دانلود مقاله ISI انگلیسی شماره 25491
عنوان فارسی مقاله

# تحقق گرافیکی از روش برنامه ریزی پویا برای حل مسائل ترکیبی NPNP سخت

کد مقاله سال انتشار مقاله انگلیسی ترجمه فارسی تعداد کلمات
25491 2009 13 صفحه PDF سفارش دهید 7433 کلمه
خرید مقاله
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عنوان انگلیسی
A graphical realization of the dynamic programming method for solving NPNP-hard combinatorial problems
منبع

Publisher : Elsevier - Science Direct (الزویر - ساینس دایرکت)

Journal : Computers & Mathematics with Applications, Volume 58, Issue 4, August 2009, Pages 619–631

کلمات کلیدی
برنامه ریزی پویا - الگوریتم دقیق - الگوریتم های گرافیکی - مسئله پارتیشن - مسئله کوله پشتی -
کلمات کلیدی انگلیسی
Dynamic programming, Exact algorithm, Graphical algorithm, Partition problem, Knapsack problem,
پیش نمایش مقاله

#### چکیده انگلیسی

In this paper, we consider a graphical realization of dynamic programming. The concept is discussed on the partition and knapsack problems. In contrast to dynamic programming, the new algorithm can also treat problems with non-integer data without necessary transformations of the corresponding problem. We compare the proposed method with existing algorithms for these problems on small-size instances of the partition problem with n≤10n≤10 numbers. For almost all instances, the new algorithm considers on average substantially less “stages” than the dynamic programming algorithm

#### مقدمه انگلیسی

Dynamic programming is a general optimization technique developed by Bellman. It can be considered as a recursive optimization procedure which interprets the optimization problem as a multi-stage decision process. This means that the problem is decomposed into a number of stages. At each stage, a decision has to be made which has an impact on the decision to be made in later stages. By means of Bellman’s optimization principle [1], a recursive equation is set up which describes the optimal criterion value at a given stage in terms of the optimal criterion values of the previously considered stage. Bellman’s optimality principle can be briefly formulated as follows: Starting from any current stage, an optimal policy for the subsequent stages is independent of the policy adopted in the previous stages. In the case of a combinatorial problem, at some stage αα sets of a particular size αα are considered. To determine the optimal criterion value for a particular subset of size αα, one has to know the optimal values for all necessary subsets of size α−1α−1. If the problem includes nn elements, the number of subsets to be considered is equal to O(2n)O(2n). Therefore, dynamic programming usually results in an exponential complexity. However, if the problem considered is NPNP-hard in the ordinary sense, it is possible to derive pseudopolynomial algorithms. The application of dynamic programming requires special separability properties. In this paper, we give a graphical realization of the dynamic programming method which is based on a property originally given for the single machine total tardiness problem by Lazarev and Werner (see [2], Property B-1). This approach can be considered as a generalization of dynamic programming. The new approach often reduces the number of “states” to be considered in each stage. Moreover, in contrast to dynamic programming, it can also treat problems with non-integer data without necessary transformations of the corresponding problem. However, the complexity remains the same as for a problem with integer data in terms of the “states” to be considered. In the following, we consider the partition and knapsack problems for illustrating the graphical approach. Both these combinatorial optimization problems are NPNP-hard in the ordinary sense (see, e.g. [3], [4], [5] and [6]). Here, we consider the following formulations of these problems. Partition problem : Given is an ordered set B={b1,b2,…,bn}B={b1,b2,…,bn} of nn positive numbers with b1≥b2≥⋯≥bnb1≥b2≥⋯≥bn. We wish to determine a partition of the set BB into two subsets B1B1 and B2B2 such that equation(1) View the MathML source|∑bi∈B1bi−∑bi∈B2bi|→min, Turn MathJax on where B1∪B2=BB1∪B2=B and B1∩B2=⊘B1∩B2=⊘. One-dimensional knapsack problem : One wishes to fill a knapsack of capacity AA with items having the largest possible total utility. If any item can be put at most once into the knapsack, we get the binary or 0−10−1 knapsack problem. This problem can be written as the following integer linear programming problem: equation(2) View the MathML source{f(x)=∑i=1ncixi→max∑i=1naixi≤A;0<ci,0<ai≤A,i=1,2,…,n;∑i=1nai>A;xi∈{0,1},i=1,2,…,n. Turn MathJax on Here, cici gives the utility and aiai the required capacity of item i,i=1,2,…,ni,i=1,2,…,n. The variable xixi characterizes whether item ii is put into the knapsack or not. We note that problems (1) and (2) are equivalent if View the MathML sourceci=ai=bi for i=1,2,…,n and A=12∑j=1nbj. Turn MathJax on For the application of the graphical algorithm, the problem data may be arbitrary non-negative real numbers. This paper is organized as follows. In Section 2, we consider the partition problem. First we explain the concept of the graphical algorithm for this problem. Then we describe in Section 2.2 how the number of intervals (or points) to be considered by the graphical algorithm can be reduced. The algorithm is illustrated by an example in Section 2.3. Then we prove the optimality of the given algorithm and discuss some complexity aspects in Section 2.4. Computational results for small-size instances are given in Section 2.5. In Section 3, we consider the knapsack problem. In Section 3.1, a brief illustration of the application of dynamic programming to the knapsack problem is given. In Section 3.2, the graphical algorithm is applied to the knapsack problem. An illustrative example for the graphical algorithm is given in Section 3.3. Some complexity aspects are discussed in Section 3.4. Finally, we give some concluding remarks in Section 4.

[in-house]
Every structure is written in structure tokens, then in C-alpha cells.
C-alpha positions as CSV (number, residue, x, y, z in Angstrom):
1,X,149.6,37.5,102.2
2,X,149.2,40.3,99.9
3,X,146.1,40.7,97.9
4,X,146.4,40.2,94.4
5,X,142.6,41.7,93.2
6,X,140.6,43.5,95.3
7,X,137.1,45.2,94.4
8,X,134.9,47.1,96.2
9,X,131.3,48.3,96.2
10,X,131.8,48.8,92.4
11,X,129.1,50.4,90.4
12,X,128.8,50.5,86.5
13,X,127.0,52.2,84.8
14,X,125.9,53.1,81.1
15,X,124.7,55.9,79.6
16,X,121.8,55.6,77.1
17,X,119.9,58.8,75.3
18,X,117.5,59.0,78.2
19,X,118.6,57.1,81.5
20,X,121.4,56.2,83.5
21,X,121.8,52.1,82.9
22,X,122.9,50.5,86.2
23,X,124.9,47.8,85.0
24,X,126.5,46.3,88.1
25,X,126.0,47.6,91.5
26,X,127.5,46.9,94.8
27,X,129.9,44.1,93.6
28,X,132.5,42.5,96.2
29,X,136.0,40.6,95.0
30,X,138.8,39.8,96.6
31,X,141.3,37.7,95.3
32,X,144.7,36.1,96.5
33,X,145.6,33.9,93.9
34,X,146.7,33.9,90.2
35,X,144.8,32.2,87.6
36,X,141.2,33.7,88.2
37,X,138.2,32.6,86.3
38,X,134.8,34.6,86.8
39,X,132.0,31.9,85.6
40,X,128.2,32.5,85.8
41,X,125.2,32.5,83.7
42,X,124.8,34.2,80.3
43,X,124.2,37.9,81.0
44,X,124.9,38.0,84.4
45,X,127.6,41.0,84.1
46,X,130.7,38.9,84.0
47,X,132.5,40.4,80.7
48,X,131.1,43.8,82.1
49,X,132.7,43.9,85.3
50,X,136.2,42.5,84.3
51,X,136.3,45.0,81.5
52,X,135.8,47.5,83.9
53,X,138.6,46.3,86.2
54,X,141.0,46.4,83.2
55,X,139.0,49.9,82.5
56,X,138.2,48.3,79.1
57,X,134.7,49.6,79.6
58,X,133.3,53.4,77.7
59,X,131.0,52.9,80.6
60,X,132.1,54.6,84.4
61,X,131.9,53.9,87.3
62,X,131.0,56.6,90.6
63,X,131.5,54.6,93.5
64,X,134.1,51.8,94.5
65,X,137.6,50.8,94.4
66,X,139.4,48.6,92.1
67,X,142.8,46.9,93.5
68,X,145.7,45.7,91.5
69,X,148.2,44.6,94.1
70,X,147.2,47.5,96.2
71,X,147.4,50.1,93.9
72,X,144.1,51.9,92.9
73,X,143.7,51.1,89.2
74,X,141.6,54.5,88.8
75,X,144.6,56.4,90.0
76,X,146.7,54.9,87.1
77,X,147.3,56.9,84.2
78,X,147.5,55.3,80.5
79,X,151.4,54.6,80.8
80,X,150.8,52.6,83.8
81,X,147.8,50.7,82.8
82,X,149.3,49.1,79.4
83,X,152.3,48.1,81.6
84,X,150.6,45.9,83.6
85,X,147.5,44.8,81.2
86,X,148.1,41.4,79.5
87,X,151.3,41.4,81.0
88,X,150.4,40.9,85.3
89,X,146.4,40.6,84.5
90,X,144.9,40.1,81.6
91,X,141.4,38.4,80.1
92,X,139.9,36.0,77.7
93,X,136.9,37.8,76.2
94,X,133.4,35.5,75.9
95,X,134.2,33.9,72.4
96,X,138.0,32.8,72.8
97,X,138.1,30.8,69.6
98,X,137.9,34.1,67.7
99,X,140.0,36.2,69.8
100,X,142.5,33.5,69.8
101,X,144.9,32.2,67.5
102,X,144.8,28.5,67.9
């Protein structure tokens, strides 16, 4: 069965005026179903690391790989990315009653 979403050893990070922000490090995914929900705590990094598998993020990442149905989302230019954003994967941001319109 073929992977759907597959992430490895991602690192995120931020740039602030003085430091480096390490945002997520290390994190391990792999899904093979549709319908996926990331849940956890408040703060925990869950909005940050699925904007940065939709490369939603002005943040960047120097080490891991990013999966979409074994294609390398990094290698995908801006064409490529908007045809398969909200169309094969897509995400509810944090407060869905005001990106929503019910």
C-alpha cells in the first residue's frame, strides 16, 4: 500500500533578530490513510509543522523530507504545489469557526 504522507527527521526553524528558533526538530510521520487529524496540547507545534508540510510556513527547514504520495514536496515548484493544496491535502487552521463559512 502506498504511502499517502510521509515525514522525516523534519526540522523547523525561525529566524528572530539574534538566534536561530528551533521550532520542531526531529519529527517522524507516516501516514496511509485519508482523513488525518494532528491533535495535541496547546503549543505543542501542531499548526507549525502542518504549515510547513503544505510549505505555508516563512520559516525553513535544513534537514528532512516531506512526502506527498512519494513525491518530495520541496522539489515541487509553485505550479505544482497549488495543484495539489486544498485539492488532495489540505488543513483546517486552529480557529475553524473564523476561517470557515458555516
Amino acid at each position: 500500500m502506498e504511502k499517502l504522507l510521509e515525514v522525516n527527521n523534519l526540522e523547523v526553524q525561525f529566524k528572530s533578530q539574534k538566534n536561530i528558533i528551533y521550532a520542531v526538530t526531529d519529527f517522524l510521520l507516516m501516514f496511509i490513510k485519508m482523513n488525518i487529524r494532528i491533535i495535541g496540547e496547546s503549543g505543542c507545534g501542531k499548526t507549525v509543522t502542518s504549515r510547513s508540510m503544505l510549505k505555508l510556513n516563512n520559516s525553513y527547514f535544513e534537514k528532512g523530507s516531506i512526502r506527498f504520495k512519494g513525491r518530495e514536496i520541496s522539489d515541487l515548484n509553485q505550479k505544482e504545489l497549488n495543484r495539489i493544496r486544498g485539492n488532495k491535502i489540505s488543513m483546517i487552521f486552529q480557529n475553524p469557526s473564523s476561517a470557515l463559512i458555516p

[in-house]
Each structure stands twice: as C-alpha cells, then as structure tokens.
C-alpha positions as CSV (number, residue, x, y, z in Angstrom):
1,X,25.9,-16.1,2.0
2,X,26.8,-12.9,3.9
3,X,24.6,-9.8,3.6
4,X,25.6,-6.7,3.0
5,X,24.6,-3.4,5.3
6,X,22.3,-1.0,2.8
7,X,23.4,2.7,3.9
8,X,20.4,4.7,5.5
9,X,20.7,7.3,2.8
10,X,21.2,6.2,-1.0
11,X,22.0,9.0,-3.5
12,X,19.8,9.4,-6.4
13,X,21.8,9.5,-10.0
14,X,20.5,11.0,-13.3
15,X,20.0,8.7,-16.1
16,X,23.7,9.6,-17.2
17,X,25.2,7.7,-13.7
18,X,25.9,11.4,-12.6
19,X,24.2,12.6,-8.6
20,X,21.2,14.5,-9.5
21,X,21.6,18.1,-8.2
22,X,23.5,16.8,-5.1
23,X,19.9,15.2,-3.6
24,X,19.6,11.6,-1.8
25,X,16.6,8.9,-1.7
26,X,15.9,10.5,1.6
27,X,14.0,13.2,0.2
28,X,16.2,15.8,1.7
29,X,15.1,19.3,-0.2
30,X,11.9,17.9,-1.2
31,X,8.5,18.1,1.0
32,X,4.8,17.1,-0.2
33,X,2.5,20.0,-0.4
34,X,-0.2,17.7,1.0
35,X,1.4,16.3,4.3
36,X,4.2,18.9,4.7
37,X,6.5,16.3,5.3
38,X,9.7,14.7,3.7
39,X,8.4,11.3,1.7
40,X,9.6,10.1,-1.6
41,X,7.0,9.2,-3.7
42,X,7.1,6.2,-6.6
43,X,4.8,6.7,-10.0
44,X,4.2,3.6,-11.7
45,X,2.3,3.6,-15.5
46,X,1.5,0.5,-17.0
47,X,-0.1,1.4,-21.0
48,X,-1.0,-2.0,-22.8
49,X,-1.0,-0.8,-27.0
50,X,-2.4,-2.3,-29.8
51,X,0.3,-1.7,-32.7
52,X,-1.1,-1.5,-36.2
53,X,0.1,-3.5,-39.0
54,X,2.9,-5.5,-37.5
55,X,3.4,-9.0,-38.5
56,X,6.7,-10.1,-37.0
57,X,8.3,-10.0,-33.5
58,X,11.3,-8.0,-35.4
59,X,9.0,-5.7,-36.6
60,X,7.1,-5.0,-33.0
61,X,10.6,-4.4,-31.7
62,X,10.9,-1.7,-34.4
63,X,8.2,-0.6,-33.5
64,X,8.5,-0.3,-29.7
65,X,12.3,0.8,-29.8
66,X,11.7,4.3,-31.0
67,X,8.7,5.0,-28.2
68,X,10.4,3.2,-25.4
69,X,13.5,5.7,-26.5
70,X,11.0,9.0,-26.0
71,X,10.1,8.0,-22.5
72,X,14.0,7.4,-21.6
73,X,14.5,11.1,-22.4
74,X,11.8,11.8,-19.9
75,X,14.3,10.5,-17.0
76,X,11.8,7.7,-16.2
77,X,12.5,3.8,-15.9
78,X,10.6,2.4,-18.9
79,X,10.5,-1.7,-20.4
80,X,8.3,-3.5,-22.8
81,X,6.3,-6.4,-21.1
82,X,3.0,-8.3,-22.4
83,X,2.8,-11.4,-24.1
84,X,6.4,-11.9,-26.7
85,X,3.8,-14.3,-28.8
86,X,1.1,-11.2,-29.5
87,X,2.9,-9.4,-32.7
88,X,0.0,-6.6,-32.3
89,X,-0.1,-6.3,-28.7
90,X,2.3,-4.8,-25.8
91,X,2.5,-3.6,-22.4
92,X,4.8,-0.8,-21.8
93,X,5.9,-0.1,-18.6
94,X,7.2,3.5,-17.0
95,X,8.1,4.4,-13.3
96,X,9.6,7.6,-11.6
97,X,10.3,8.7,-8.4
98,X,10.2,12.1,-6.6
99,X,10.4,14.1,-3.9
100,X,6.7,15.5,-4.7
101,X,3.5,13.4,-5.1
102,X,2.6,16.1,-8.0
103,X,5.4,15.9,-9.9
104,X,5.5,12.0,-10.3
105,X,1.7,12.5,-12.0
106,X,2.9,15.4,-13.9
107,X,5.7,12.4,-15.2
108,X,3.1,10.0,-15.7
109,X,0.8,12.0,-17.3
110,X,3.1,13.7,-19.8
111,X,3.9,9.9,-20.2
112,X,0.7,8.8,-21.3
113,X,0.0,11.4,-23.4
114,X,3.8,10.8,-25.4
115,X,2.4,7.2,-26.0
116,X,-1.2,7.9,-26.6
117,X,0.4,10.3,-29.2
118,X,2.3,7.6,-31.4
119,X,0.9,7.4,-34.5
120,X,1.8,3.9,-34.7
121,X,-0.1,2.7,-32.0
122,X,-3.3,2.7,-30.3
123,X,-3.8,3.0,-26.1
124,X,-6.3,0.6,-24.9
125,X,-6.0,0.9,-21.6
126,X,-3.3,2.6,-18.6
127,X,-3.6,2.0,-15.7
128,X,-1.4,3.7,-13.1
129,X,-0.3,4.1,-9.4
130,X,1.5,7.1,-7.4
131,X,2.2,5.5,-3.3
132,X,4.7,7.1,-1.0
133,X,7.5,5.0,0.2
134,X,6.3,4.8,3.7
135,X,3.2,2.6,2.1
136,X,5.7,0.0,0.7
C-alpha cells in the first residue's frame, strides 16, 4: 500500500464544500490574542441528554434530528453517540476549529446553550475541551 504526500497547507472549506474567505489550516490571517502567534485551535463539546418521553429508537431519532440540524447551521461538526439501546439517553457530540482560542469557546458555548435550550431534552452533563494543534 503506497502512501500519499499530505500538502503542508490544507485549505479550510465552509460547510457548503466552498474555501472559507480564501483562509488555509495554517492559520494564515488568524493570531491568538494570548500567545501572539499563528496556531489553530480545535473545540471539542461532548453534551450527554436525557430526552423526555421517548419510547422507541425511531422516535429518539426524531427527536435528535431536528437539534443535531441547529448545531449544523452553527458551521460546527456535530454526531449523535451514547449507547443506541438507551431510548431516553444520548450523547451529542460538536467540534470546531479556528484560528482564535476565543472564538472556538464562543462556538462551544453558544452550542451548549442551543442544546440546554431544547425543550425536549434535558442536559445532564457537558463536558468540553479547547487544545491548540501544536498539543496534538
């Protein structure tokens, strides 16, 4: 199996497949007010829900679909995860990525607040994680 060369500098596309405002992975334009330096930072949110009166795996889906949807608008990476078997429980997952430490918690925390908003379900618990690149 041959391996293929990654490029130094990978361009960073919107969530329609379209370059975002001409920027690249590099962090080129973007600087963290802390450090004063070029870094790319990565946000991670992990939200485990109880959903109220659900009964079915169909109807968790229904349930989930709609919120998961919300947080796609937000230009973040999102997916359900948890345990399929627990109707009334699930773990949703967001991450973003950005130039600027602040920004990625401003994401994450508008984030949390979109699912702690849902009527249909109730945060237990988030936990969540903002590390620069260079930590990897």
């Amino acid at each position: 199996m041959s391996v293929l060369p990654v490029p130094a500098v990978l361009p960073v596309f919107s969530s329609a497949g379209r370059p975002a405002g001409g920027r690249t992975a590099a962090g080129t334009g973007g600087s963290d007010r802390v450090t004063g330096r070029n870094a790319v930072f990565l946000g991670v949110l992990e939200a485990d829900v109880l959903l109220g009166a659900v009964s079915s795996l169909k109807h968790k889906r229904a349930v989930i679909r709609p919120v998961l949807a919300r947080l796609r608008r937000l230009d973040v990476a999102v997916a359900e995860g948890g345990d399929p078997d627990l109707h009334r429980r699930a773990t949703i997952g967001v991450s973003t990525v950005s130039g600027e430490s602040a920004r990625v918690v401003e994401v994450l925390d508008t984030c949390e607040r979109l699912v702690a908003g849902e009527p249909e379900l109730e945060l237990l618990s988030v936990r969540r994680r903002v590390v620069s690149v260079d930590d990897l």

#### نتیجه گیری انگلیسی

The concept of the graphical approach is a natural generalization of the dynamic programming method. This algorithm can also treat instances with non-integer data without increasing the number of required operations (in terms of min-break or jump points to be considered). For small-size problems, it turned out to be superior to the standard algorithms in terms of the average and maximum complexity, i.e. the average and maximal number of “states” (break points for the partition problem and jump points for the knapsack problem) to be considered. Note that the complexity of the graphical algorithm is the same for the following instances of the partition problem with n=3:{1,3,2}n=3:{1,3,2}; {1,100,99}{1,100,99} and {10−6,1,1−10−6}{10−6,1,1−10−6}. In contrast, the complexity of the dynamic programming algorithm strongly differs for the above small instances. In particular, the third instance requires a scaling of the data since integer “states” are considered. However, this considerably increases the complexity. For further research, it will be interesting to compare the graphical algorithm with the existing dynamic programming-based algorithms on benchmark problems with larger size. In addition, a comparison with branch and bound algorithms is of interest, too. More precisely, one can compare the number of nodes of the branching tree with the number of points to be considered by the graphical algorithm.